An important first step in setting a goal is selecting the goal we hope to achieve. You have likely heard the old adage be careful what you wish for because you might just get it. The truth is we as trainers are in the business of bringing dreams to fruition.


Selecting a goal that does not suit our needs is a waste of time and very discouraging. Would you map a trip to a faraway destination without first knowing what that destination is like? Would you choose a path to get there without knowing how difficult it may be to travel it?

It certainly would be much wiser to know these things before you decide to travel. Moreover, it would be a good idea to really think about what it is that attracts you to this place before you decide to take a single step. You wouldn’t want to be halfway there only to decide that the place you really want to be is in completely the opposite direction.

I will present three scenarios that illustrate some common mistakes and a properly executed goal.

The Golden Lollypop Goal

People often create a vision of what they would like with little forethought. They grab a hold of the first thing they see like a drowning man adrift in a turbulent sea. Often these goals that we set for ourselves are nothing more than a passing fancy or an ego-driven vision of utopia.

We are desperate to change so we create that change without really knowing what motivated that idea. A good example is an overweight client that has no love for running and suddenly decides that their goal is to run a marathon. While it is certainly an admirable goal, is it what they really want or just something they think would make them happy?

If running is their true passion then that is a fantastic goal. However, if they came to that idea because they feel their friends see them as fat and lazy that goal could become the undoing of their entire program very shortly.

The driving force that keeps you working toward a difficult goal is the passion you feel in your heart.  If you create a goal to please other people rather than yourself you quickly lose your drive.

I call these goals “The Golden Lollypop” because we create them as a pacifier that makes us feel better about our self-doubts. It is a knee-jerk reaction to feeling like you are less than what you think you should be.  Goals need to be set from a position of balance and the Golden Lollypop is a byproduct of a lack of emotional stability at the time you set a goal.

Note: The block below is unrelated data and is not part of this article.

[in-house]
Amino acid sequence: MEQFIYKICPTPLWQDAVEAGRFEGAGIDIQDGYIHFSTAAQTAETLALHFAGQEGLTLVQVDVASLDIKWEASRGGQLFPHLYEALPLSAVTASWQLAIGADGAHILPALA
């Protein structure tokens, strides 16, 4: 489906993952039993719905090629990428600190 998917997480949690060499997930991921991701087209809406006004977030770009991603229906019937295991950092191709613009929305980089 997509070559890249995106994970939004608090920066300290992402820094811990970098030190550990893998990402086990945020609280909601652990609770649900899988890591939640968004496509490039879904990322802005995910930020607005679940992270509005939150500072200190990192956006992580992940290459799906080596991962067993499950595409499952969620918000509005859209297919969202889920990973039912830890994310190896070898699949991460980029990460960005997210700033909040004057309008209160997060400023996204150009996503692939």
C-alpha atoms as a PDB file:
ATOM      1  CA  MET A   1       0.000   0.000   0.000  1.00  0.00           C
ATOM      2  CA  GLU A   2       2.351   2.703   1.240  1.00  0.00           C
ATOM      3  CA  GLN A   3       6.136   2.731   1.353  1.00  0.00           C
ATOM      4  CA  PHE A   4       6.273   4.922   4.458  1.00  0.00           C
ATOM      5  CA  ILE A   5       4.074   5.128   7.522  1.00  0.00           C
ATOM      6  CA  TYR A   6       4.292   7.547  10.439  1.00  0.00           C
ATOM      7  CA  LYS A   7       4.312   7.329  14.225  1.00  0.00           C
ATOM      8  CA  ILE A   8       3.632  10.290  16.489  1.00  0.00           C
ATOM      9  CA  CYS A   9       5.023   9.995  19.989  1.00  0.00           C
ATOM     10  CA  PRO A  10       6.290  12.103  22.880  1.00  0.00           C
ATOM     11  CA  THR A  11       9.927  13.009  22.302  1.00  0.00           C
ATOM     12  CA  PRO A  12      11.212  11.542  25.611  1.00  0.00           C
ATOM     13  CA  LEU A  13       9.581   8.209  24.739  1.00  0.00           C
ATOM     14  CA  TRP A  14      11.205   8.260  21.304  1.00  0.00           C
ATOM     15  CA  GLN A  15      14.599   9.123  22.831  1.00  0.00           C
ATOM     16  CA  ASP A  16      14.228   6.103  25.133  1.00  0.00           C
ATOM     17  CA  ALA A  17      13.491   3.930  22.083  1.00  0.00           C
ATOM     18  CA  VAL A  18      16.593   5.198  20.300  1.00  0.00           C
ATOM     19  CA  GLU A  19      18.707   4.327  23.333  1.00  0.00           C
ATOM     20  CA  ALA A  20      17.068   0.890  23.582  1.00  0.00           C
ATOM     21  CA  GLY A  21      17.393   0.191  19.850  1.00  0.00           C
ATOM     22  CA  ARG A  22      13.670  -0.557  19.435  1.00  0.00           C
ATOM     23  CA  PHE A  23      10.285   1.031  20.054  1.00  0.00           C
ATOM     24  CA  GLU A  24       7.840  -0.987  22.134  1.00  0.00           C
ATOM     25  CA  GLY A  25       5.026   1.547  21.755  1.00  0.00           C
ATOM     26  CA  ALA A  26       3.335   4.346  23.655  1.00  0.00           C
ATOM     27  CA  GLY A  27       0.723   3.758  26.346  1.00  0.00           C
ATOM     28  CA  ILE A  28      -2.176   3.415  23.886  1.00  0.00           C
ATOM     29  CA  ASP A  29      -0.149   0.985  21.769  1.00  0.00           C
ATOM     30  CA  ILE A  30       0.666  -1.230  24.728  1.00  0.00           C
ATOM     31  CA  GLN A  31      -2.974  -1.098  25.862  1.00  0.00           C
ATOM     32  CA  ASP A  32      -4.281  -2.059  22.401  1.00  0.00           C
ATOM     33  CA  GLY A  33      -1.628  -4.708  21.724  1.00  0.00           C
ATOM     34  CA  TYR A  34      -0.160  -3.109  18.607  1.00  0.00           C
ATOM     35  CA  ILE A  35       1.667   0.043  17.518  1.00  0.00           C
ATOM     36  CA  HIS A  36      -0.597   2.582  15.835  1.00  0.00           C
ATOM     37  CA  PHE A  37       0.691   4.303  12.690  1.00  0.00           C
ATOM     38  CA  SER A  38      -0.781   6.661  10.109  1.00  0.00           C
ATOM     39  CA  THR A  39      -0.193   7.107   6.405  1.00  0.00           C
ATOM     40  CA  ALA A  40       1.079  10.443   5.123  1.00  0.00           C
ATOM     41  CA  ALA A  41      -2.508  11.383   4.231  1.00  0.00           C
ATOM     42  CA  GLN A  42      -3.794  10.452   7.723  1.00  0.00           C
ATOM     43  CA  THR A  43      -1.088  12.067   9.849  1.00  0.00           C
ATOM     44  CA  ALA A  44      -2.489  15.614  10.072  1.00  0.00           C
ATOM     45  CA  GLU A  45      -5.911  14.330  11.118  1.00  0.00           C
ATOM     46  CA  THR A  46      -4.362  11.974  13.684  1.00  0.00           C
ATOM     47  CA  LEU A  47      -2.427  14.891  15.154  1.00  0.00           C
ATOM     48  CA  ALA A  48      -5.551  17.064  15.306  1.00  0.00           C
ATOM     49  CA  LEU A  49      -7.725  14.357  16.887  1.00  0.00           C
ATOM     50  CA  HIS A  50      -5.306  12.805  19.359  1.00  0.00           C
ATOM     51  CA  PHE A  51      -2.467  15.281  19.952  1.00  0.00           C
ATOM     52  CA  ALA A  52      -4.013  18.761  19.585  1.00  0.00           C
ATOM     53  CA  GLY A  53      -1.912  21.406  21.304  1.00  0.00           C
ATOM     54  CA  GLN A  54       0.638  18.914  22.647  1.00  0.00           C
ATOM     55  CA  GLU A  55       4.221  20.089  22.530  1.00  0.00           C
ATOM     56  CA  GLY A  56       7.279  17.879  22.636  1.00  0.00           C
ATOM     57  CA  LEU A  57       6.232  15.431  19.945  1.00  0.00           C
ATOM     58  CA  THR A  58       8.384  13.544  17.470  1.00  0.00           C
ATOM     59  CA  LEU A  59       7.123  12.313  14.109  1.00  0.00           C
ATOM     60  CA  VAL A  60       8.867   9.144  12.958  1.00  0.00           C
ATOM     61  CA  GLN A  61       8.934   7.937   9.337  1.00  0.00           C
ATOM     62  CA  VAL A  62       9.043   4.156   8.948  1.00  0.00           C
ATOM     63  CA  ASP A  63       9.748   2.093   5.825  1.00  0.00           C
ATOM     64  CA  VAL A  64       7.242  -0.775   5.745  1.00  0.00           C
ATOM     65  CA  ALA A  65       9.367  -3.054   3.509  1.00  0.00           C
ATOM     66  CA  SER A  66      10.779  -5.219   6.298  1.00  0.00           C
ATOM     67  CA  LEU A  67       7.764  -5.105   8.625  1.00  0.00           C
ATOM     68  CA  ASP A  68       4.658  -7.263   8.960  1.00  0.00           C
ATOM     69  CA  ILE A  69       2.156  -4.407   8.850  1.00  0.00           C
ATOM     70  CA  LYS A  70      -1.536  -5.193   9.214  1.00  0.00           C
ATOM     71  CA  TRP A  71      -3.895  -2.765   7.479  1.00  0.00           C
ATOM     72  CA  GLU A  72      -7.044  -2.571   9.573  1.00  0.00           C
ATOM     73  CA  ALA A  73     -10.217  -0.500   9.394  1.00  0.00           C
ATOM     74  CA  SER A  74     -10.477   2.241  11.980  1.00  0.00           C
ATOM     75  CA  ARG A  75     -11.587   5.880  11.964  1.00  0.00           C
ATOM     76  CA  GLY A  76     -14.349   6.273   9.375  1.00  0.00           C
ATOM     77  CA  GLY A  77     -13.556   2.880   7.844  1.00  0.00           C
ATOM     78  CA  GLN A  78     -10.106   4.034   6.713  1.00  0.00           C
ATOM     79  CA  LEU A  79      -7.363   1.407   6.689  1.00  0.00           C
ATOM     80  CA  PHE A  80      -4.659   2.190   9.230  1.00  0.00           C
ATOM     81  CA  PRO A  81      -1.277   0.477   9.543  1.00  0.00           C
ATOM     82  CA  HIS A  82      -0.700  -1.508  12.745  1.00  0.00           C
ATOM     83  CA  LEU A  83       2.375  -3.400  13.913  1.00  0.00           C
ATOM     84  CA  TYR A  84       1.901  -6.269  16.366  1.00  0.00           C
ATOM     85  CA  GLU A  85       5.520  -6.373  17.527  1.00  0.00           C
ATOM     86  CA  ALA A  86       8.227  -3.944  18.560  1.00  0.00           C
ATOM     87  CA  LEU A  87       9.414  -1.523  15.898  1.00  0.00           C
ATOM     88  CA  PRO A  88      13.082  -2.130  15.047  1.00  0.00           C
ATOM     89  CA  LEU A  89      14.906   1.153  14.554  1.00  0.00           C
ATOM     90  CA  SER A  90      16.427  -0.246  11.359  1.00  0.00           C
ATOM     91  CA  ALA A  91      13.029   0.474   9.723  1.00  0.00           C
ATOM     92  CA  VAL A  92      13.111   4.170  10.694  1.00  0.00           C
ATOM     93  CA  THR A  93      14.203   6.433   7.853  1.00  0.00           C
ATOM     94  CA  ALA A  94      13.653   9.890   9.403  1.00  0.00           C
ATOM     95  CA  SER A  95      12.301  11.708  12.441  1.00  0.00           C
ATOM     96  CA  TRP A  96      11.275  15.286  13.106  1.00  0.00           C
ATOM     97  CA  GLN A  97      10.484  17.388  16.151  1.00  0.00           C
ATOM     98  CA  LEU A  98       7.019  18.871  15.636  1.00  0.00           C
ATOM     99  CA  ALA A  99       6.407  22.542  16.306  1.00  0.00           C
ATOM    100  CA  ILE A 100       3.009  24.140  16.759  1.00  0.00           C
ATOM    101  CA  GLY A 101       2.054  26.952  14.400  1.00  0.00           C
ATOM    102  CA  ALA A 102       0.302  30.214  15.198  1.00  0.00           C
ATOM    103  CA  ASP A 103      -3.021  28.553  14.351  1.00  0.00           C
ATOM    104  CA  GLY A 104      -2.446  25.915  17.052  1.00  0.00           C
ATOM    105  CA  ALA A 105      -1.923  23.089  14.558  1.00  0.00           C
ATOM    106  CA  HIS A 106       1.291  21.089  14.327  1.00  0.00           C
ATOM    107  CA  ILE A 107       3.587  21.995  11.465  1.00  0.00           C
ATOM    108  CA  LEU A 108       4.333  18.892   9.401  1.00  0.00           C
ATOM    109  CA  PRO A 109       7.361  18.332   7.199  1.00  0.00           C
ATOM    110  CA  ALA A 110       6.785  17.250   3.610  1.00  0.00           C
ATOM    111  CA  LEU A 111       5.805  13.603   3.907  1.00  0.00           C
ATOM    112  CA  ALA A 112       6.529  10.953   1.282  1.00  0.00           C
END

The Sour Grape Goal

On the opposite end of the spectrum is the goal I call “The Sour Grape”.  Rather than reaching for the moon and stars we settle to shop in the bargain basement. We have the sour grape attitude that it is impossible to reach a lofty goal so why not settle for what life gives you. It is the hidden fear of failure that makes this type of goal so appealing.

The danger of having this type of goal is that once reached there is little sense of accomplishment. What undoes the Sour Grape is the bitter taste of underachievement.  It is hard to maintain the end state of such a goal because there is so little to lose if you go back to your old ways.

The Balanced Goal


The tree pose in Yoga is an excellent example of seeking a center of balance. If you feel off balance the inclination is to lean in the opposite direction. This often creates an overcompensation that causes you to be off balance in the opposite direction.  However, once you learn to relax and still your mind balance becomes almost effortless.

Much like the story of Goldilocks and the Three Bears, there is a point of equilibrium between the two states of imbalance that lead us to make false goals for ourselves.  Once you find this point of balance the goals you set for yourself will be much more fulfilling than those made while trying to compensate for an imbalance. A lofty goal will still be difficult to attain. It has to be or it is not likely to bring you fulfillment.